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Brayton Energy Awarded Competitive Contract to Reduce the Cost of Solar Power

The key to low-cost solar energy could lie in the co-development of an advanced power cycle, a high-temperature thermal energy storage system, and a new absorber design – along with a fresh perspective on how to put them all together.

Brayton Energy Awarded Competitive Contract to Reduce the Cost of Solar Power

HAMPTON, NH – 16 September 2015 – Today, Brayton Energy has announced that they will receive a $2.6 million competitive award from the U.S. Department of Energy SunShot Initiative to challenge the way conventional concentrating solar power (CSP) facilities operate. As part of the ongoing efforts of the SunShot Initiative to reduce to the cost of solar electricity to $0.06 per kilowatt-per hour, Brayton Energy’s latest project incorporates several elements into an integrated modular solar power tower design.

“Achieving the level of price reductions envisioned in the SunShot Initiative could result in solar meeting 14% of U.S. electricity needs by 2030 and 27% by 2050,” according to the 2012 SunShot Vision Study. “However, realizing these price and installation targets will require a combination of evolutionary and revolutionary technological changes.”

Brayton is achieving this by coupling its novel solar absorber design to a high temperature metal hydride thermal energy storage system, and using this pairing to power a high-efficiency supercritical carbon dioxide turbine engine. All of these components are co-located atop the solar power tower, a layout that departs from conventional designs but reduces plant losses and simplifies installation and operation.

This configuration is made possible by the high power density achievable with a metal hydride thermal energy storage system – about 10 times higher than current technologies – being developed at Savannah River National Laboratory. This thermo-chemical system allows electricity to be generated at any time, even after the sun goes down – a capability that is not available to photovoltaic or wind turbine plants – but is compact enough to reside atop the tower.

“The proposed solution integrates several key technologies – the absorber, energy storage system, and power block – each of which could individually be considered viable development programs,” said Shaun Sullivan, Senior Mechanical Engineer at Brayton Energy and Principal Investigator for this program. “By addressing these elements as a whole and optimizing their designs concurrently, we’re able to develop a system that is far greater than the sum of its parts. Ultimately this will result in solar power plant that is less expensive to fabricate, easier to permit and install, less complex to operate and maintain, and – most importantly – will generate low-cost electricity with zero emissions.”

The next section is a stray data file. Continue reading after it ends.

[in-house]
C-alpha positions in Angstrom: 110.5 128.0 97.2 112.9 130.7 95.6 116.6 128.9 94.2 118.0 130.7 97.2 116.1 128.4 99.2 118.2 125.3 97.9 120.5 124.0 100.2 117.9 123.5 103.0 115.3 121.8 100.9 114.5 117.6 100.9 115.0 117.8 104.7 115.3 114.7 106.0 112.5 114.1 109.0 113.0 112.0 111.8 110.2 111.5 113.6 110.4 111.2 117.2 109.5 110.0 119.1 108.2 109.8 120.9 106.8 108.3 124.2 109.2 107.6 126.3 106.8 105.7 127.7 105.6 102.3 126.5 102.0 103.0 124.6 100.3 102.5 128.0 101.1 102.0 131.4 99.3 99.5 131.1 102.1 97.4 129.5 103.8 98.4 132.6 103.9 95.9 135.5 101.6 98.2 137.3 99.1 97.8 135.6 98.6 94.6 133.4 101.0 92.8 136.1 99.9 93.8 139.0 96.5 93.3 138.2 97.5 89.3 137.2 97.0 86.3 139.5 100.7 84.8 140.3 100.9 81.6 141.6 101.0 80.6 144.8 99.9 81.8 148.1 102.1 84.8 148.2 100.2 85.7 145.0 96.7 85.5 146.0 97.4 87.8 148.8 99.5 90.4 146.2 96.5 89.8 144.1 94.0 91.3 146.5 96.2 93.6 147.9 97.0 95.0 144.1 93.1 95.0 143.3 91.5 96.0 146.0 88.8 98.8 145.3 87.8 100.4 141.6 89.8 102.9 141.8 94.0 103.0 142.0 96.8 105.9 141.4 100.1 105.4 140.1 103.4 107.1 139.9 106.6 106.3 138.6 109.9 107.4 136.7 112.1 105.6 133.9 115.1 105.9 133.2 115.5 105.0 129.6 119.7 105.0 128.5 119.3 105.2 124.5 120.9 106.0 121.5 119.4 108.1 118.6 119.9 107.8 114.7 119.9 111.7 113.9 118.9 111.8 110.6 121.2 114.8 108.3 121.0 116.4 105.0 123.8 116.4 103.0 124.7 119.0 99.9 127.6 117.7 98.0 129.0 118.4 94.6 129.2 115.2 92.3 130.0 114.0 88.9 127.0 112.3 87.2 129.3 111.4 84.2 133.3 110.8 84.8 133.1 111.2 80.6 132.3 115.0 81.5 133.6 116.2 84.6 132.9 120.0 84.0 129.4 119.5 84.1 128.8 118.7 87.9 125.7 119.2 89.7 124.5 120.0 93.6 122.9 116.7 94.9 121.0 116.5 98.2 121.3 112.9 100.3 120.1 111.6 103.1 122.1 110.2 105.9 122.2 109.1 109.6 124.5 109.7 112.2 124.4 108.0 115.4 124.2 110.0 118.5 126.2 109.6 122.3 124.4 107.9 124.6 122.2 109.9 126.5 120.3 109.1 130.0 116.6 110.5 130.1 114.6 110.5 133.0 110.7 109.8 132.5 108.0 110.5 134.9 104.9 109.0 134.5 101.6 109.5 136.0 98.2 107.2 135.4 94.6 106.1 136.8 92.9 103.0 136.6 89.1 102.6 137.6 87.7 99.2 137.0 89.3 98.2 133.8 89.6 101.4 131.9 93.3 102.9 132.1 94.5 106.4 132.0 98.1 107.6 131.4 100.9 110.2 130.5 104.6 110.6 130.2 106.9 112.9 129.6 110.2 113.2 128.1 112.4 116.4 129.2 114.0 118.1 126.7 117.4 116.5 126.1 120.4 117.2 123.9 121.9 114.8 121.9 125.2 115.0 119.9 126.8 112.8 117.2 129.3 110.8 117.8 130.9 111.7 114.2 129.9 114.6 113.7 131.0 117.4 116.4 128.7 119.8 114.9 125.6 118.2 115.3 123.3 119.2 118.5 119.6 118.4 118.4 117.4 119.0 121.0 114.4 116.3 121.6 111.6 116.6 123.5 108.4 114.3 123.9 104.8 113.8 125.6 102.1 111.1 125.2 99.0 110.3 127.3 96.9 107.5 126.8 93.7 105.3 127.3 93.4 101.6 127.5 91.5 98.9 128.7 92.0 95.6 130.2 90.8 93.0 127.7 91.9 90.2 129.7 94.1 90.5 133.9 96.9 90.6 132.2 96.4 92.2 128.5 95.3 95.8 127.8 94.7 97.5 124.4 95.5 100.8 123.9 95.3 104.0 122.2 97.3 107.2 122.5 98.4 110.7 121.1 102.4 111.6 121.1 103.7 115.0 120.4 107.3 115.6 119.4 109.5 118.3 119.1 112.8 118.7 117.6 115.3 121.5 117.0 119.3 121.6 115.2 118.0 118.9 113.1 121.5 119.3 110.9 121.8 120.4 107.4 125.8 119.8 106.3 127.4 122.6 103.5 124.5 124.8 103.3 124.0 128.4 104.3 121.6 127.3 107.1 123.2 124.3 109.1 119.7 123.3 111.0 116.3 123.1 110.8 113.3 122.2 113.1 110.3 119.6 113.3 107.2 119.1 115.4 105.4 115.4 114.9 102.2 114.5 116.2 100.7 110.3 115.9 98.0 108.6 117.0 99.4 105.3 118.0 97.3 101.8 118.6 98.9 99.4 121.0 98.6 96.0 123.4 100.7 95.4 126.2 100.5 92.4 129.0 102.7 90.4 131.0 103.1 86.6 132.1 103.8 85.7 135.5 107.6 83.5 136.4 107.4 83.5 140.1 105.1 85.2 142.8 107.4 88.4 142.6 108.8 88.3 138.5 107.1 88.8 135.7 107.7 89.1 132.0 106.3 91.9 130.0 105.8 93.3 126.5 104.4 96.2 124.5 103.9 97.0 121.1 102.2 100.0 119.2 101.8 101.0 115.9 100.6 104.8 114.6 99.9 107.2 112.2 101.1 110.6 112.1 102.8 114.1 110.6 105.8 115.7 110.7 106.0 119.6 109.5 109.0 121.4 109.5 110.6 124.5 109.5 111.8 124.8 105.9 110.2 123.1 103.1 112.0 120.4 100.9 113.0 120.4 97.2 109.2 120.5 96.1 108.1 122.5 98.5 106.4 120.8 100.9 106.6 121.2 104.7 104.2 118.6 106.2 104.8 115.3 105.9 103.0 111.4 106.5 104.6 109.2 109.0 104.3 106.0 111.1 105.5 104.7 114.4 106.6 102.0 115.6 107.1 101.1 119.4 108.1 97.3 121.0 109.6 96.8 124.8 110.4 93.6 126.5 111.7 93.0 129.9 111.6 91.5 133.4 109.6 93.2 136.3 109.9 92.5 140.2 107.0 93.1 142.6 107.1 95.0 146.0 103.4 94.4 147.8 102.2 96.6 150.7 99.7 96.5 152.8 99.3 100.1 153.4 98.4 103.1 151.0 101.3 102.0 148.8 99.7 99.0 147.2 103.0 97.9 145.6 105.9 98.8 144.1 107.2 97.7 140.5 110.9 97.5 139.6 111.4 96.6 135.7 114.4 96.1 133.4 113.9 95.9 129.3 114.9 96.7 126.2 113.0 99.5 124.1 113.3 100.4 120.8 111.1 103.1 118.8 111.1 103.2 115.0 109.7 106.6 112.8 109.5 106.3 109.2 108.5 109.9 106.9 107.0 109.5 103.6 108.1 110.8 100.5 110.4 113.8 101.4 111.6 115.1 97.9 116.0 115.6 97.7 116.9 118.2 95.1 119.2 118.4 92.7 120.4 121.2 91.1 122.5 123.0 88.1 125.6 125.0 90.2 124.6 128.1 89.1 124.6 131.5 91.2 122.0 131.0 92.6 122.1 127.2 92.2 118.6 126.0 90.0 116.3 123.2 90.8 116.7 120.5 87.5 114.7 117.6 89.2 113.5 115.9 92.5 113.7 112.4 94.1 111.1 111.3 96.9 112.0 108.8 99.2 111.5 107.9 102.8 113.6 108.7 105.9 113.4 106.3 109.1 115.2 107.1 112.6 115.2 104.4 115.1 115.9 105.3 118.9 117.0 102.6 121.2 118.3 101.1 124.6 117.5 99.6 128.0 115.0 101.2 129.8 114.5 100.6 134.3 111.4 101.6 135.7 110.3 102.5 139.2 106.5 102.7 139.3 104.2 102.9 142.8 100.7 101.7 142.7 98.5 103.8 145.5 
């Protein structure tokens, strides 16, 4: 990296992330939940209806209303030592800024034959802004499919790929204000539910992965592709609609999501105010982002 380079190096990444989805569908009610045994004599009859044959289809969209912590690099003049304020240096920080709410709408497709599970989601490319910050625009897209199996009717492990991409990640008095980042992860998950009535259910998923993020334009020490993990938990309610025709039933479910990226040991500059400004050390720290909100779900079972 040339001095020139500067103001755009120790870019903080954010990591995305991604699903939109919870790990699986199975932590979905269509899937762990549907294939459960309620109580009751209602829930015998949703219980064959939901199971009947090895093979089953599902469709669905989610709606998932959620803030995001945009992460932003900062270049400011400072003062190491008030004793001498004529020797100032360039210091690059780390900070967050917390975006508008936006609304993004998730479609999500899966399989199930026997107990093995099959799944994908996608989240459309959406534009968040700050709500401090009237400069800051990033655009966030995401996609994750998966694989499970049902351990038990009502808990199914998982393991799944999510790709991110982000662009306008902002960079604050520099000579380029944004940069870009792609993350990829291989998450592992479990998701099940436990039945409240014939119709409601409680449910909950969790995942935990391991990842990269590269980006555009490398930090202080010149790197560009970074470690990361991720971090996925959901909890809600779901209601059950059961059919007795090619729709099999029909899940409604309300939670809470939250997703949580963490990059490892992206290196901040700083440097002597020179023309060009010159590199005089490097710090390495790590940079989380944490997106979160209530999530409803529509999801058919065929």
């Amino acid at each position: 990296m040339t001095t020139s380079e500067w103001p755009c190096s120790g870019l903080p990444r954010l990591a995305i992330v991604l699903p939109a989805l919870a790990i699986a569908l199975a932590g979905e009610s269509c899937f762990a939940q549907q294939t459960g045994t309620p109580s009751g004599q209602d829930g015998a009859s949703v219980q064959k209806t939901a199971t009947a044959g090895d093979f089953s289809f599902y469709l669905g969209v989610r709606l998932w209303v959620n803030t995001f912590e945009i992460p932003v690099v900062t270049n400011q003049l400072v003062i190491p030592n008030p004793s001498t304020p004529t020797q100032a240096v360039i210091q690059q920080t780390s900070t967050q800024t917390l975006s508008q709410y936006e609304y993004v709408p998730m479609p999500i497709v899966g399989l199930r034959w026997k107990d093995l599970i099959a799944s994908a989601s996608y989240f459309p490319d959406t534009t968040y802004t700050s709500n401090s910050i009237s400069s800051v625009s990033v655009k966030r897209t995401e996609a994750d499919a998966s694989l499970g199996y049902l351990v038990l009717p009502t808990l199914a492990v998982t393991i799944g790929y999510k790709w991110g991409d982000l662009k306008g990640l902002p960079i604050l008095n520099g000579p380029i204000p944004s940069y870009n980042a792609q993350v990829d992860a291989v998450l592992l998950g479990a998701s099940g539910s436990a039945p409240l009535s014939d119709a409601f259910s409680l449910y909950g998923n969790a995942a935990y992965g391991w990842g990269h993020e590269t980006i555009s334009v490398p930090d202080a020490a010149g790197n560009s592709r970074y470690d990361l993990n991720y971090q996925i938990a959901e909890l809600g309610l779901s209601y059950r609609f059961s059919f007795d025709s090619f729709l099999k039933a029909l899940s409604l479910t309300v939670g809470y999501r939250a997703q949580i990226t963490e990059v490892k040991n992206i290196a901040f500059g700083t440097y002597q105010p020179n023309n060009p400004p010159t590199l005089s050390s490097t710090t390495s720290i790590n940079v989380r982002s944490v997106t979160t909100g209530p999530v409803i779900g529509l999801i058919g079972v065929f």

About the SunShot Initiative
The U.S. Department of Energy SunShot Initiative is a collaborative national effort that aggressively drives innovation to make solar energy fully cost-competitive with traditional energy sources before the end of the decade. Through SunShot, the Energy Department supports efforts by private companies, universities, and national laboratories to drive down the cost of solar electricity to $0.06 per kilowatt-hour. Learn more at

About Brayton Energy
Brayton Energy is an innovative research and development firm dedicated to making meaningful contributions in the field of environmentally responsible, sustainable energy production. The company has been involved in multiple solar energy programs since its founding in 2004, including its ongoing Department of Energy “High-Efficiency Low-Cost Solar Receiver for use in a Supercritical CO2 Recompression Cycle” SunShot program awarded in 2012. For the APOLLO program Brayton is partnering with Savannah River National Lab – which is developing thermal energy systems suitable for solar applications under its own “Low-Cost Metal Hydride Thermal Energy Storage System” SunShot program – and GreenWay Energy, a technical consulting firm with industry-leading expertise in hydrogen energy systems.